By John Ikani
A report by the International Monetary Fund (IMF) warns that demand for deposits in Nigerian commercial banks may reduce due to the introduction of eNaira.
The warning comes four weeks after President Muhammadu Buhari, and top officials of the Central Bank of Nigeria (CBN) launched the eNaira at the State House, Abuja.
In the report titled ‘Country Focus; Five Observations on Nigeria’s Central Bank Digital Currency’ released on Tuesday, Jack Ree, an Economist with IMF, highlighted the need to manage potential risks that could spring in the cause of making transactions with the recently launched e currency.
He explained that the currency’s heavy reliance on digital technology warrants the need to adequately manage cybersecurity and operational risks associated with the digital currency.
“…eNaira wallets may be perceived, or even effectively function, as a deposit at the central bank, which may reduce demand for deposits in commercial banks,” he said.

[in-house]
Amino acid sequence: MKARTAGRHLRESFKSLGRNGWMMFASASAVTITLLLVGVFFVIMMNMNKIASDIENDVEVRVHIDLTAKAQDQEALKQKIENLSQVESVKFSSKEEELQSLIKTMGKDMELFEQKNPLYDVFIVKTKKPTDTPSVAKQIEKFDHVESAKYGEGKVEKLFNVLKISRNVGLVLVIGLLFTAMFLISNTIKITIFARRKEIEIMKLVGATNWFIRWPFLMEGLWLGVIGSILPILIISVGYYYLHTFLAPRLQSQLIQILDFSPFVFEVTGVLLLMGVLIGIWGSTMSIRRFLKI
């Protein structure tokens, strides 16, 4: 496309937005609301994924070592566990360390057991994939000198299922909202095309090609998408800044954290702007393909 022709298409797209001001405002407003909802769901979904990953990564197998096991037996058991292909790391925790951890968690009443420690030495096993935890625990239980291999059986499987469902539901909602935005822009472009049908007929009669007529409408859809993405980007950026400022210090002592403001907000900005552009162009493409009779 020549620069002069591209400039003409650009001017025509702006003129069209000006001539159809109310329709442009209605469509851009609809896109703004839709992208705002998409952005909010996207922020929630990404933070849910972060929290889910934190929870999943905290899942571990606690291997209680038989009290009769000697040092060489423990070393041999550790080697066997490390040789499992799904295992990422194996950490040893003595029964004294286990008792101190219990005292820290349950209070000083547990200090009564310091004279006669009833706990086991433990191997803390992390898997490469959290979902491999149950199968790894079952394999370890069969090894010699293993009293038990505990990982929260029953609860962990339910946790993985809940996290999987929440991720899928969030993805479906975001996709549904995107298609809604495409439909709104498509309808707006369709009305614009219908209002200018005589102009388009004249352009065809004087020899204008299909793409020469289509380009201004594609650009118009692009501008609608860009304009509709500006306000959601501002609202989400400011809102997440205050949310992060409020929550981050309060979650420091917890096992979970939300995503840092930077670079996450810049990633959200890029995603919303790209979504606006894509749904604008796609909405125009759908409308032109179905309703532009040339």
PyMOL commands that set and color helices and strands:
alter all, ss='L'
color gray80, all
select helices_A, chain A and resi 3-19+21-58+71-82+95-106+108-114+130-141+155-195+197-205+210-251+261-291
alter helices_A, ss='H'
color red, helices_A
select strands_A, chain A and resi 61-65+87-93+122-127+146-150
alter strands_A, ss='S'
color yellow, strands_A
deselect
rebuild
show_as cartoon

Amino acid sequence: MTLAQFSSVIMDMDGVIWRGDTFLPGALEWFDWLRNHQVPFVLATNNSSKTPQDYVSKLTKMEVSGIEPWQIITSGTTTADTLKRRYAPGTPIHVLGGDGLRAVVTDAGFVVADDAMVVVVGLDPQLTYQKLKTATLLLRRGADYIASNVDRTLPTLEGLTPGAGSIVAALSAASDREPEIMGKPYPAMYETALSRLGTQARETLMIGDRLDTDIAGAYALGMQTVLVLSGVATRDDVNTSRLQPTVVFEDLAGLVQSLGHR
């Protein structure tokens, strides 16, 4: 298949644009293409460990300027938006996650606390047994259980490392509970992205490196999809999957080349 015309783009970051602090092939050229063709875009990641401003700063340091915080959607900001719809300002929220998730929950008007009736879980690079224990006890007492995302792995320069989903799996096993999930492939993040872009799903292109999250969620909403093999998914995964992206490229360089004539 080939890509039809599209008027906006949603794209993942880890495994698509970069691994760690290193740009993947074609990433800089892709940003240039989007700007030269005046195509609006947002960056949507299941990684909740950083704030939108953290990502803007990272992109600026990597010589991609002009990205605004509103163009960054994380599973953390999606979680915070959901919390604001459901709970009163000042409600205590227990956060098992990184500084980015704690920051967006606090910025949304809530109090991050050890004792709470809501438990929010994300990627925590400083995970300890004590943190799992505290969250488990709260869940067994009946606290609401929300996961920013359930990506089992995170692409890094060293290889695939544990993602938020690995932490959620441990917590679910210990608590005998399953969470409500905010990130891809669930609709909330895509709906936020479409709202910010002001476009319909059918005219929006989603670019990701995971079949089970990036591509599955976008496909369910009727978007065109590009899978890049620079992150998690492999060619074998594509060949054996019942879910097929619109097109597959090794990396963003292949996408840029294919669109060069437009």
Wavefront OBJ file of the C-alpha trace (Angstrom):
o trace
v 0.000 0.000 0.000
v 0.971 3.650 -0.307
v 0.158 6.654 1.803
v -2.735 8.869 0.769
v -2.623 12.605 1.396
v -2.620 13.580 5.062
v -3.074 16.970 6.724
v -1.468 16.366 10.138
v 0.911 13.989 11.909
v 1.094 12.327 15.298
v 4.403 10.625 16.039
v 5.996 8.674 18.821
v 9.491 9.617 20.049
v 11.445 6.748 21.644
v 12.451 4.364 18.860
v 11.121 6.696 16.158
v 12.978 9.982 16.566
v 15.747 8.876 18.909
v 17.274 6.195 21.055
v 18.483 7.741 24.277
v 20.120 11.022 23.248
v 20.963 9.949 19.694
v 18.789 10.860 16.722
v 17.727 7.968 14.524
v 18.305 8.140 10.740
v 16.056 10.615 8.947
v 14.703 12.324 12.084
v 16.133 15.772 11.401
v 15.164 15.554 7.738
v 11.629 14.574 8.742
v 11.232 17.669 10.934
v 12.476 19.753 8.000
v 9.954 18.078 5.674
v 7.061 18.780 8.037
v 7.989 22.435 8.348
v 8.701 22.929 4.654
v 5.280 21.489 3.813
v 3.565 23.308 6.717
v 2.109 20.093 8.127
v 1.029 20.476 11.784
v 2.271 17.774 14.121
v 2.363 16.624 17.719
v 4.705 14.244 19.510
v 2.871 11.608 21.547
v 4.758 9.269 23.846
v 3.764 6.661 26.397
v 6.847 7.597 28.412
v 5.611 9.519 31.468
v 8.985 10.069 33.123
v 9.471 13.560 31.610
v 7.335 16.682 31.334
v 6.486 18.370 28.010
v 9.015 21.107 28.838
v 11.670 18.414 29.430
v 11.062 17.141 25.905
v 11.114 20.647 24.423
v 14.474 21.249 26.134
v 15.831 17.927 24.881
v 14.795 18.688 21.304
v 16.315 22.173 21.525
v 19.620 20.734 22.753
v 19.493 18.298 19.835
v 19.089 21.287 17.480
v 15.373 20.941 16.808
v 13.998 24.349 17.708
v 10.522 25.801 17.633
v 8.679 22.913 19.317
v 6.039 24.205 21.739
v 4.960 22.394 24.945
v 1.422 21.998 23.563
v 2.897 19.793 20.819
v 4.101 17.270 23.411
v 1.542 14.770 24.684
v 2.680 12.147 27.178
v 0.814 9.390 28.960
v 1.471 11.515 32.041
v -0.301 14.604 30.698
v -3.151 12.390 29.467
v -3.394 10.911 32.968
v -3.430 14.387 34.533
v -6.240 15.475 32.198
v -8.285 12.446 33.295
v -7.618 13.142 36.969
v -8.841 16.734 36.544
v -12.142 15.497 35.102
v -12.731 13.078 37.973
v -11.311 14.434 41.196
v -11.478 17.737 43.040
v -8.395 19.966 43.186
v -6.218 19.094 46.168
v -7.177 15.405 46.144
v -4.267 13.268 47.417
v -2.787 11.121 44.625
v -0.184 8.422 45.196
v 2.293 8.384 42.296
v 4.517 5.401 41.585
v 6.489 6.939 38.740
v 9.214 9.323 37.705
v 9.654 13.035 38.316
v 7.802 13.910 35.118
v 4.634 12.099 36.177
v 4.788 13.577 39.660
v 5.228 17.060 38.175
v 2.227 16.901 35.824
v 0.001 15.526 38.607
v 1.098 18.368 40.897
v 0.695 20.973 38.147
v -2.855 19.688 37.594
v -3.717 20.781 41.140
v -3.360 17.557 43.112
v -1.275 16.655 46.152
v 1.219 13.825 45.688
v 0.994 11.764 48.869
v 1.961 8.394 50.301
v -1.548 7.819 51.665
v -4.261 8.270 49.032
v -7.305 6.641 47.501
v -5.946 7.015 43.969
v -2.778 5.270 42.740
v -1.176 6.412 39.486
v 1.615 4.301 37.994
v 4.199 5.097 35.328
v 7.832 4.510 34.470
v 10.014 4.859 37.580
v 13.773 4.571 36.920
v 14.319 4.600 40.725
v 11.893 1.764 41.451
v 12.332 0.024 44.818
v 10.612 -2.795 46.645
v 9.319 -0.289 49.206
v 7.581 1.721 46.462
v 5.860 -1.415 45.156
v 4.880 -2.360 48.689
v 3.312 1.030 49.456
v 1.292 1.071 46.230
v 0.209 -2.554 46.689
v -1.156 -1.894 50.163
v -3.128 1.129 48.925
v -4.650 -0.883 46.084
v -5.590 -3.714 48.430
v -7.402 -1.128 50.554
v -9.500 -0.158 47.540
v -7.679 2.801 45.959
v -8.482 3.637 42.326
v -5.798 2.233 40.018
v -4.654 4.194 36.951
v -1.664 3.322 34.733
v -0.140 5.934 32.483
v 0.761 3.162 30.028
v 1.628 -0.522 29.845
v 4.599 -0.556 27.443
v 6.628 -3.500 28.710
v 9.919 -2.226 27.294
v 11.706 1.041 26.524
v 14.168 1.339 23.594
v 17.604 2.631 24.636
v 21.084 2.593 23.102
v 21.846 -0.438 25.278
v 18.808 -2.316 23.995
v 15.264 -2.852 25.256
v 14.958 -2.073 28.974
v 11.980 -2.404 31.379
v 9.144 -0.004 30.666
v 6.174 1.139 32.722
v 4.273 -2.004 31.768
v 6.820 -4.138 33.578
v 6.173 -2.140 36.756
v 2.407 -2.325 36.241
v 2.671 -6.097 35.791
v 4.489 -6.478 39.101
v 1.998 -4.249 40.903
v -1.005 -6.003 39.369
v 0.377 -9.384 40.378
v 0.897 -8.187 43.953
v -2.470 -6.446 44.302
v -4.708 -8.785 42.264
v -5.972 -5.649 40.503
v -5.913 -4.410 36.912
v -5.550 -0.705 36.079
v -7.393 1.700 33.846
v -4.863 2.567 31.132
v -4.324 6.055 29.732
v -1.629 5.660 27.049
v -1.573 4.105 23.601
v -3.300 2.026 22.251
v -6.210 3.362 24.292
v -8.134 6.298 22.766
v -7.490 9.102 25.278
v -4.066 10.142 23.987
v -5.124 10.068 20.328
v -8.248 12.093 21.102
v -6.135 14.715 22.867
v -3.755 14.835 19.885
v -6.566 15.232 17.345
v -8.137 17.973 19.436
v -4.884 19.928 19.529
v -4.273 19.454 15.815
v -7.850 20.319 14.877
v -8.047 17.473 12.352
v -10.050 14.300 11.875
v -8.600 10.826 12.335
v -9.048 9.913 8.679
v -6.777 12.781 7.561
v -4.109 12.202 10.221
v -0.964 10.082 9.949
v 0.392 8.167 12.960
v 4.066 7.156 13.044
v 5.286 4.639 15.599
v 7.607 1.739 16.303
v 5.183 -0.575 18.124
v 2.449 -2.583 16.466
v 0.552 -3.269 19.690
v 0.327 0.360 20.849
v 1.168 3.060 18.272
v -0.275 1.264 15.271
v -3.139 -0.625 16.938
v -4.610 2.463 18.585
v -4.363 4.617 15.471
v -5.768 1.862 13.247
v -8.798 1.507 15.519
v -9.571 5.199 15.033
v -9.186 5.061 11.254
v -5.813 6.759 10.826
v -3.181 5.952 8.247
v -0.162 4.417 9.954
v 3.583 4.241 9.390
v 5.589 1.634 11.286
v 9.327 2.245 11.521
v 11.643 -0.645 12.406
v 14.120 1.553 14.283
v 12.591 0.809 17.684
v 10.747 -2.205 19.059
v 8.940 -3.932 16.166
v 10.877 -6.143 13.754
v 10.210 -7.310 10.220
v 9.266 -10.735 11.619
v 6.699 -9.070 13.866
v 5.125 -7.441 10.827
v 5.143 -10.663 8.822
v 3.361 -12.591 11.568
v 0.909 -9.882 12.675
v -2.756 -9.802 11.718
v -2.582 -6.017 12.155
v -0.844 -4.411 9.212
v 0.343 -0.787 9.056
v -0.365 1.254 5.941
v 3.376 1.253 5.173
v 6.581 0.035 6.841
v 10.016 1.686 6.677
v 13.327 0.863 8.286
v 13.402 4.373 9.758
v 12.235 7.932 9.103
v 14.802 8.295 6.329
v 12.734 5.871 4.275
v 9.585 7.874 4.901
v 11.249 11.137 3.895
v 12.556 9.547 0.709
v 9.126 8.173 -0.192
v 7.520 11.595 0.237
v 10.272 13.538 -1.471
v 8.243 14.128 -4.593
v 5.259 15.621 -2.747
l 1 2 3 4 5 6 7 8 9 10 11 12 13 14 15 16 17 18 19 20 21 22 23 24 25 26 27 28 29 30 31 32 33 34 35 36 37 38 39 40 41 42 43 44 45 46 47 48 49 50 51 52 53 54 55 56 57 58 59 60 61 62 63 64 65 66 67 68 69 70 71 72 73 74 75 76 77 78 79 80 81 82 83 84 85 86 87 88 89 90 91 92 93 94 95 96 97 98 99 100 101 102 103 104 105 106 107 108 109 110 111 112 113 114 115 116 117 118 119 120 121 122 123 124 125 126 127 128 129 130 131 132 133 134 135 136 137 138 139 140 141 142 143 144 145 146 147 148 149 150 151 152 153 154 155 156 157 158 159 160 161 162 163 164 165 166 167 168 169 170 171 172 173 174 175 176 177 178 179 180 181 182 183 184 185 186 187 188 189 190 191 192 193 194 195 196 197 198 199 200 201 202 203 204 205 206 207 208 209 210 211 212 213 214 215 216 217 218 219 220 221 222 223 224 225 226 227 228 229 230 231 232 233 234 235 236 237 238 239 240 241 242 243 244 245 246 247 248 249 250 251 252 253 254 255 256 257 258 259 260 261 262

“Relying as it does on digital technology, there is a need to manage cybersecurity and operational risks associated with the eNaira.”
According to the IMF, the launch of the digital currency is drawing interest from the global world, and other central banks because of the size and complexity of Nigeria’s economy.
The organisation added that the eNaira uses the same blockchain technology as Bitcoin or Ethereum, but is not a financial asset like the two.
The IMF noted that the e-Naira would increase financial inclusion, facilitate remission of remittances, and reduce informality.
According to the fund, Nigeria has a large informal economy with transactions and employment equivalent to over half of the GDP and 80 per cent of employment, respectively.
The IMF said, “The 2021 IMF Article IV mission emphasised the need for monitoring risks and macro-financial impacts associated with a central bank digital currency.
“The IMF is ready to collaborate with the authorities on data analysis, cross-country studies, sharing the eNaira experience with other countries, and discussing further evolution of the eNaira including its design, regulatory framework, and other aspects.”